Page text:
Over the last century, tiger numbers have fallen by about 95 percent and tigers now survive in 40 percent less of the area they occupied only a decade ago.Tiger’s are amazing and beautiful creatures who come in 9 subspecies, 3 of which are sadly extinct. This post will go over the six remaining species and the uniqueness of each.
- Amur tigers, or as they are commonly known Siberian tigers, are actually the largest out of the nine sub species! Females can grow up to 8.5 feet (from head to tail) and weigh over 300 pounds! The males are even bigger at an astounding 10.5 feet and weighing in at 660 pounds! Siberian tigers have paler orange fur than the other tiger species and brown stripes instead of the common black stripe. They have white chests and bellies and a white ruff of fur around their necks and can be found in russia.
- Next up is the indian or bengal tiger who claim India, bangladesh, nepal, and bhutan as home. While most Bengal tigers typical colors that are associated with tigers, a recessive gene causes some to be cream or white in color instead of orange. The “white” tigers are rarely found in the wild though. Wild tigers dwell in dry and wet deciduous forests, grassland and temperate forests and mangrove forests. While the bengal has more left in the wild than the other sub species, it is still listed as Endangered on the IUCN Red List.
- Panthera tigris amoyensis or the South China Tiger they are on the smaller side compared to other subspecies and can be Found in central and eastern China.The South China tiger is listed as Critically Endangered on the Red List one step higher than Endangered. According to the WWF, the South China tiger is estimated to be functionally extinct. Currently 47 South China tigers live in 18 zoos, all in China. These tigers are believed to be the offspring of only six animals. This is bad news because in order for the subspecies to continue to exist, genetic diversity is needed.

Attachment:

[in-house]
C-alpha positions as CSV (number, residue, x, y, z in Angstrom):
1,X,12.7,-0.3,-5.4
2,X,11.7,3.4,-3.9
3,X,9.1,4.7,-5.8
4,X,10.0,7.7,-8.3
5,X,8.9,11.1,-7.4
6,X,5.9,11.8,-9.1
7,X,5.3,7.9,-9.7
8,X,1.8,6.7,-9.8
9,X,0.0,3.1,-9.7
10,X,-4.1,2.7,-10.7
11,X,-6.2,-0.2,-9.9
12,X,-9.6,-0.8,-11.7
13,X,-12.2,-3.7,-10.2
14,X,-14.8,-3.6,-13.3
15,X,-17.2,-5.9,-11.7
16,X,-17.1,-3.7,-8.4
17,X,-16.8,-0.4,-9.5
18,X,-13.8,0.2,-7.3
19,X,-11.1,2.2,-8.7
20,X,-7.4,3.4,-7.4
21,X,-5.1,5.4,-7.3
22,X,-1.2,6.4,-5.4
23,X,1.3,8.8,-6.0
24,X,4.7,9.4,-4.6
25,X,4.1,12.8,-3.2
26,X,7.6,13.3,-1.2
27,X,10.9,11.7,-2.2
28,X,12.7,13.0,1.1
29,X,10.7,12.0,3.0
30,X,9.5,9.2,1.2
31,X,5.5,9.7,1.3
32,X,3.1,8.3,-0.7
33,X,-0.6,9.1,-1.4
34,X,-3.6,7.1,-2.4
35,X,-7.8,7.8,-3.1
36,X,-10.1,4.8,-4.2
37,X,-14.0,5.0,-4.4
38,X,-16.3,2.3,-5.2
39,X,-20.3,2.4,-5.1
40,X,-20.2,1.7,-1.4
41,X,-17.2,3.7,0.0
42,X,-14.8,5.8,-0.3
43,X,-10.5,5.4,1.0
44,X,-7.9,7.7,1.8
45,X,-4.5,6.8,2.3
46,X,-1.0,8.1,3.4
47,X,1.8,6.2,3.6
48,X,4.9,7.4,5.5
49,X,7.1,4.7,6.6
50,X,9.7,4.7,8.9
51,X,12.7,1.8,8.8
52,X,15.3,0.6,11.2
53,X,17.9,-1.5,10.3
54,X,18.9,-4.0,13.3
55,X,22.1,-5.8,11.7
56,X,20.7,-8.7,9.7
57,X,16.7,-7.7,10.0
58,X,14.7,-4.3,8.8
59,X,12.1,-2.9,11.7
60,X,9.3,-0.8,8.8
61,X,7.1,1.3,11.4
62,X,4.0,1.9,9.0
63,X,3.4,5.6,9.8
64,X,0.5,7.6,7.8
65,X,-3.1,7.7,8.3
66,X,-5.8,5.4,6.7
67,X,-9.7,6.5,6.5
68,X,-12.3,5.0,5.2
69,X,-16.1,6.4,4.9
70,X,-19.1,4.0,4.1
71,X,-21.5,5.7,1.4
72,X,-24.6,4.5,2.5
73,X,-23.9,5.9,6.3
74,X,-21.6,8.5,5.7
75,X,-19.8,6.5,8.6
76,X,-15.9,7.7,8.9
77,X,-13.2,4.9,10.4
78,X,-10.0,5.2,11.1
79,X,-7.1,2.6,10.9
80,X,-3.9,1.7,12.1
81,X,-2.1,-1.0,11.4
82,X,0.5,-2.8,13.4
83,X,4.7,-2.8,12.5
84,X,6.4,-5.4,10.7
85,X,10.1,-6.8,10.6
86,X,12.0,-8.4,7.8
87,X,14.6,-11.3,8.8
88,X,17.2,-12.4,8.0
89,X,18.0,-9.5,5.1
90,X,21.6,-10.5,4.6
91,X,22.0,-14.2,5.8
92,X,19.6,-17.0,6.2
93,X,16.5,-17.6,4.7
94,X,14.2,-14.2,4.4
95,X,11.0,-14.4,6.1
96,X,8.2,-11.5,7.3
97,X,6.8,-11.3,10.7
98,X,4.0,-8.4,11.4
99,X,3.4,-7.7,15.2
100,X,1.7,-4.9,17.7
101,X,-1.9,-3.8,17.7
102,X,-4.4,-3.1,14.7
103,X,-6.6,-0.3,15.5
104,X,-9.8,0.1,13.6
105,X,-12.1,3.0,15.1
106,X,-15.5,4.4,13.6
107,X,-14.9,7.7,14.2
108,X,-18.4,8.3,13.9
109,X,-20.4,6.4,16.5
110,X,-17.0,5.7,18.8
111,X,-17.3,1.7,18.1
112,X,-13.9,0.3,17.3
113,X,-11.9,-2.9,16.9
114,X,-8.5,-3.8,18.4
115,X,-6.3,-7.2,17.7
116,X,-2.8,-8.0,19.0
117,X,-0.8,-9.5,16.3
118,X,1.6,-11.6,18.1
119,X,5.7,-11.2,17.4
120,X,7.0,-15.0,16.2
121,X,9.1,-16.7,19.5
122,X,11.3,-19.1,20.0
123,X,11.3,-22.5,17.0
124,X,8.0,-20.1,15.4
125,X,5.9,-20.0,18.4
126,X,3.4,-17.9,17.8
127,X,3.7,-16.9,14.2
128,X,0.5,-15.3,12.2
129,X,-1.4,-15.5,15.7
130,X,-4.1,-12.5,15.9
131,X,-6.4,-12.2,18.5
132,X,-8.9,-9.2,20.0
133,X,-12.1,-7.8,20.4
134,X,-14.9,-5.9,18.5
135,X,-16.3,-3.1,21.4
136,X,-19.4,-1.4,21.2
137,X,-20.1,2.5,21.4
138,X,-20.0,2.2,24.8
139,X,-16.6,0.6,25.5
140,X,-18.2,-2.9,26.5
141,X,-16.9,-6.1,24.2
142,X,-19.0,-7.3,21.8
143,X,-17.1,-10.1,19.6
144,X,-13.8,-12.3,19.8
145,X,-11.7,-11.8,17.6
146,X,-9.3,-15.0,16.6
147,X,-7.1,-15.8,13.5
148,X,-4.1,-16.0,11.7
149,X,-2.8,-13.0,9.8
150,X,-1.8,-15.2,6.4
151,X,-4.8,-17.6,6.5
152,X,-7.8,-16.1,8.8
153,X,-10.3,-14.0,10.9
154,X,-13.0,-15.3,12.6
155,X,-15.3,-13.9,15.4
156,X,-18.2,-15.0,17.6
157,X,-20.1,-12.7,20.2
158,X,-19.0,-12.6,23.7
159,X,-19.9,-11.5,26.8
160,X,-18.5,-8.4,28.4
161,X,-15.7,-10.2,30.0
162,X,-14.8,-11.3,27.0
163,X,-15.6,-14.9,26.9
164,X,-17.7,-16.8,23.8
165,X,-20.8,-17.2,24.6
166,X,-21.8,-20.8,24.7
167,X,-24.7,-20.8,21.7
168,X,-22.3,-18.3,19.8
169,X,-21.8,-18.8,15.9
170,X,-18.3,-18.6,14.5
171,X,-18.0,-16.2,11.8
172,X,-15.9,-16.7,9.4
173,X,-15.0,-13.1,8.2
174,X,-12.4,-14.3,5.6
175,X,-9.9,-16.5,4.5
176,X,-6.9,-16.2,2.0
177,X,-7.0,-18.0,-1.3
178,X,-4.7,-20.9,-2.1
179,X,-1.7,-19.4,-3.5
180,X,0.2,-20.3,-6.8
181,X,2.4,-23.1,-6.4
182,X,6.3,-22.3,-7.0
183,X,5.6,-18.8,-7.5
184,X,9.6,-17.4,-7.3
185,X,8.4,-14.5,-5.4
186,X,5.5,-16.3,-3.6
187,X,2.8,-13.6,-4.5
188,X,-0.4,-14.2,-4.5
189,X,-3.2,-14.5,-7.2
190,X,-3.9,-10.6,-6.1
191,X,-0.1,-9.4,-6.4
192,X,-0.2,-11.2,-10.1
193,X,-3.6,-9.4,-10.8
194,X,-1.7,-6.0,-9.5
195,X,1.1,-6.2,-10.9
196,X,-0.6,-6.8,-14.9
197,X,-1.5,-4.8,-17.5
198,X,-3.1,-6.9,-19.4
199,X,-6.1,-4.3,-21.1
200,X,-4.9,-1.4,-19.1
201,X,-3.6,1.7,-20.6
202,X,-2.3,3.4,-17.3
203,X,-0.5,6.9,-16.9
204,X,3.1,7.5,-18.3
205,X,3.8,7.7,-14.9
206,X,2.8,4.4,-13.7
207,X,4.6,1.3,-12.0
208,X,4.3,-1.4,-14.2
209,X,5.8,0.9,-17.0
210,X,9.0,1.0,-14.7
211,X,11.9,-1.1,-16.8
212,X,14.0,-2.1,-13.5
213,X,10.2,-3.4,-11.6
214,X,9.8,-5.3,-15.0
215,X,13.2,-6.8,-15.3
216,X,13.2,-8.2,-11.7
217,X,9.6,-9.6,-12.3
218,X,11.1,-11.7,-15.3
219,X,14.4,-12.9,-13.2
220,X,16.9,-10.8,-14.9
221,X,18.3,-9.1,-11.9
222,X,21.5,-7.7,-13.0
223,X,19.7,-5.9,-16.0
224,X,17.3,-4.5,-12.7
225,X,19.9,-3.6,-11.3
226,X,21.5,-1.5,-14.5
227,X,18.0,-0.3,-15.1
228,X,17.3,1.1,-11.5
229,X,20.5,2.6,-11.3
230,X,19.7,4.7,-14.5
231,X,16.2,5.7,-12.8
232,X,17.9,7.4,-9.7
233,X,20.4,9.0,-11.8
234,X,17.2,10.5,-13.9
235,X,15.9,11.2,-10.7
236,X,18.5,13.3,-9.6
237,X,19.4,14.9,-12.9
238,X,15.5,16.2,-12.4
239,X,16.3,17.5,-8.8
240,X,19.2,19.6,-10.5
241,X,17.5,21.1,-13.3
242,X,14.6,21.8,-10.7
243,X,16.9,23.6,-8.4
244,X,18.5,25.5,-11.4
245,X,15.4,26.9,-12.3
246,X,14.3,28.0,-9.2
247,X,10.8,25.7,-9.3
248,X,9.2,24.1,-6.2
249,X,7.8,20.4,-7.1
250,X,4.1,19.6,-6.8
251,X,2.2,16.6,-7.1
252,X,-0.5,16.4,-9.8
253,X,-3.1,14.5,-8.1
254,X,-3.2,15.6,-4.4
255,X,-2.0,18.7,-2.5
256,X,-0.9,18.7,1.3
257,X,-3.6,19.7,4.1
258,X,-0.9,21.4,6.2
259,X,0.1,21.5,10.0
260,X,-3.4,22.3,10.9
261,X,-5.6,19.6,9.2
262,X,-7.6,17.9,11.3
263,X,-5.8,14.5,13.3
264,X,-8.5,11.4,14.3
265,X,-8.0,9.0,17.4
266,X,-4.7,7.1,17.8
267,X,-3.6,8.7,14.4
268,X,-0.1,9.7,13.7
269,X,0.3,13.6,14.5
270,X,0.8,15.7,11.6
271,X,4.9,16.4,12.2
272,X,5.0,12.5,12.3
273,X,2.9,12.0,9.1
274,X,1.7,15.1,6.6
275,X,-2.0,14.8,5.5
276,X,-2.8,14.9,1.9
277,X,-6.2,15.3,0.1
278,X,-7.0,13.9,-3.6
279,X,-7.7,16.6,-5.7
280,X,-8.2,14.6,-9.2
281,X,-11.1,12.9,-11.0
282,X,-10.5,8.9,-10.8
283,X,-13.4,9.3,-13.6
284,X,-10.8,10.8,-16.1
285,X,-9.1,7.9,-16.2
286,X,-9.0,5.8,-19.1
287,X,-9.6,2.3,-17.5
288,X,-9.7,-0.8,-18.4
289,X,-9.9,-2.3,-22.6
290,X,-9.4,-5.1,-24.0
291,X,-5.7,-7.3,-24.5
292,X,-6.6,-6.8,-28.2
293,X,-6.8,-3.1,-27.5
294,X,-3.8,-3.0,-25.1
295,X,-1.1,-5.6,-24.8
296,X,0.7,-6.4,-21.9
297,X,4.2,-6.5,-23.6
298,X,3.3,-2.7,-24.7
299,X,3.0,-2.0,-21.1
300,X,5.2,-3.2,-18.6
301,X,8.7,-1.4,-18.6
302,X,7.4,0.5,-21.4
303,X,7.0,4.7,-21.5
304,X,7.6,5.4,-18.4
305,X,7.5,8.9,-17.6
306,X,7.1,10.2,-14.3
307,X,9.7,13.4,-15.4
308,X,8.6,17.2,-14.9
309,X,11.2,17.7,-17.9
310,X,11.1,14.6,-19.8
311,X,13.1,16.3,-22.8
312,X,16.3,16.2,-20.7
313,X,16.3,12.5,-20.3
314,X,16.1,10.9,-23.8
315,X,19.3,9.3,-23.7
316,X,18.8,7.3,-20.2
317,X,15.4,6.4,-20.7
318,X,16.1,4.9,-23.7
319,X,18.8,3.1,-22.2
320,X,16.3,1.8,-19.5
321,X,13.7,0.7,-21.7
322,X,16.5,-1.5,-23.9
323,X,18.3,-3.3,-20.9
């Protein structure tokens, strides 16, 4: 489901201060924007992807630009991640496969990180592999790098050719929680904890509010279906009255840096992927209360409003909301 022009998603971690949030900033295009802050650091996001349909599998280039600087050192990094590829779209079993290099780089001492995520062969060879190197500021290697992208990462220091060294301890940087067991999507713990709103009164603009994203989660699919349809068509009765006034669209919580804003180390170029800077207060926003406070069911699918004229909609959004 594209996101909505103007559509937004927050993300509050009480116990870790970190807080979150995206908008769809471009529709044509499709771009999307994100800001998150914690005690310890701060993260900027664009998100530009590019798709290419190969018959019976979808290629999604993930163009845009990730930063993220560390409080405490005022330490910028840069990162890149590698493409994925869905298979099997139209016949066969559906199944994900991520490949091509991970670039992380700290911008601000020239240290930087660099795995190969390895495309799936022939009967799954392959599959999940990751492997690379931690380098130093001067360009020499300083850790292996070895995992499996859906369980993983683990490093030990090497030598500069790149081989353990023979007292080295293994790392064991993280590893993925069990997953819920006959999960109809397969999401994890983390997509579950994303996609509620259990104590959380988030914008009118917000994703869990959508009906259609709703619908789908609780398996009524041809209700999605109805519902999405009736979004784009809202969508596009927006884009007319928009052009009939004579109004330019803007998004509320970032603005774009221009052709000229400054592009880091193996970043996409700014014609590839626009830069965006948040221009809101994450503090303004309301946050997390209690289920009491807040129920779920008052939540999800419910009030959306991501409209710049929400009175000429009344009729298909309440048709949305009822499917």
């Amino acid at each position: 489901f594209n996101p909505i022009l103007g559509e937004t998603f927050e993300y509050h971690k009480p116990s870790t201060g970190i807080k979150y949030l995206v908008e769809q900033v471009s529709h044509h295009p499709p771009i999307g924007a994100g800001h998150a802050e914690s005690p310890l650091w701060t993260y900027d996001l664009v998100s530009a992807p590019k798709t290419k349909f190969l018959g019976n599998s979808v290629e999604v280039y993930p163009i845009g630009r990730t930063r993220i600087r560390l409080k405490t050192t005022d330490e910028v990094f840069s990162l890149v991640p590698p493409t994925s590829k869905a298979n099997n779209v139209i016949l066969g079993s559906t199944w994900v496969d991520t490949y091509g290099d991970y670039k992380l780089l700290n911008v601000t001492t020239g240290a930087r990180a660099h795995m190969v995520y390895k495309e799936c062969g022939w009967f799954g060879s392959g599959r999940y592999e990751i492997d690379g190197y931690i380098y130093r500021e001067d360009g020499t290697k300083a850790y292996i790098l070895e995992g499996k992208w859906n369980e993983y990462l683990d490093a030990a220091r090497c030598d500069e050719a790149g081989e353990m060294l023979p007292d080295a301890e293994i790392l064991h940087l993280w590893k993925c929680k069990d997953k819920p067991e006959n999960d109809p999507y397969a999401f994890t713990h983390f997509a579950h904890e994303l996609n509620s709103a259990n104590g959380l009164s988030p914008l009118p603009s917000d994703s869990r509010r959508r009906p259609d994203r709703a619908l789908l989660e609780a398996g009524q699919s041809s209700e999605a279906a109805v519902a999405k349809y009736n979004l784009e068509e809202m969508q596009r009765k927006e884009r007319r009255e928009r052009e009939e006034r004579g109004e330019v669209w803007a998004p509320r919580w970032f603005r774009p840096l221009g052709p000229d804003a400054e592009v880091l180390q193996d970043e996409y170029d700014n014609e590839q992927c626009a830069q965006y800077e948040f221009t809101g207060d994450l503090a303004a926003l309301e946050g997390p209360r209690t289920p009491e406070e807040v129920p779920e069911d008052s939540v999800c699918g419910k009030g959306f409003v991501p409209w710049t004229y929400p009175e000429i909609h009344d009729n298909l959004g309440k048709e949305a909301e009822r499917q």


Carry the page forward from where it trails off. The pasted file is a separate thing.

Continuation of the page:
- The Panthera tigris jacksoni, Malayan Tiger: The Malayan tiger was only identified as being a separate subspecies from the Indochinese tiger in 2004. It is very similar to the Indochinese tiger, but is smaller in size. Malayan tigers can be found in the tropical and subtropical part of Thailand and Peninsular Malaysia. The IUCN lists the species as Endangered on its Red List.
- Indo chinese tiger: These tigers are shorter with narrower stripes than most tigers. Males average 9 feet from head to tail and weigh about 400 pounds . Females are smaller, measuring about 8 feet and weighing about 250 pounds.These tigers live in remote forests with hilly and mountainous terrain. Their habbitat make it hard for scientist to reach, leave little to be known about the status of these tigers in the wild. A 1998 assessment put the number of Indo-Chinese tigers in the wild at an estimated 736 to 1,225 individuals.
- Sumatran Tiger: Found only on the Indonesian island of Sumatra, the Sumatran tiger is listed as Critically Endangered on the Red List. Sumatran tigers are protected by law in Indonesia, with tough provisions for jail time and steep fines. But despite conservation and anti-poaching efforts, tigers are still hunted and tiger parts and skins remain in high demand. The Sumatran tiger has the darkest coat of all tigers. It has broad, black stripes are closely spaced that are often doubled, and has striped forelegs.Sumatran tigers are the smallest tiger subspecies.
- Bali tiger: One of the three extinct subspecies of tiger, the Bali tiger went extinct in the 1940's, according to the Save the Tigers Fund. Tigers were last positively recorded in western Bali in the late 1930s. The causes of extinction include hunting, loss of forest habitat and loss of their prey base. None of these tigers exist in captivity.
- Javan Tiger: This now-extinct species inhabited the Indonesian island of Java into the 1980's. Tigers were last positively recorded from Java's Meru Betiri National Park in 1976, and likely disappeared from much of the rest of the island by the 1940s.
- Caspian Tiger: The Caspian tiger (also called the Hyrcanian tiger or Turan tiger) became extinct in the 1970's. Caspian Tigers were found in the sparse forest habitats, west turkey, and south Iran of the Caspian Sea. Its extinction can be attributed to hunting of both tigers and their prey, habitat loss and conversion, and increased vulnerability of small populations.
From the years of 1994 to 2009, there have been 893 cases of tiger killing as reported by the Wildlife Protection Society of India. This really shows the dangers that the tigers are always facing. Tigris clothing co is dedicated to helping the fight in saving the tigers, and are always looking for devoted individuals to join this fight.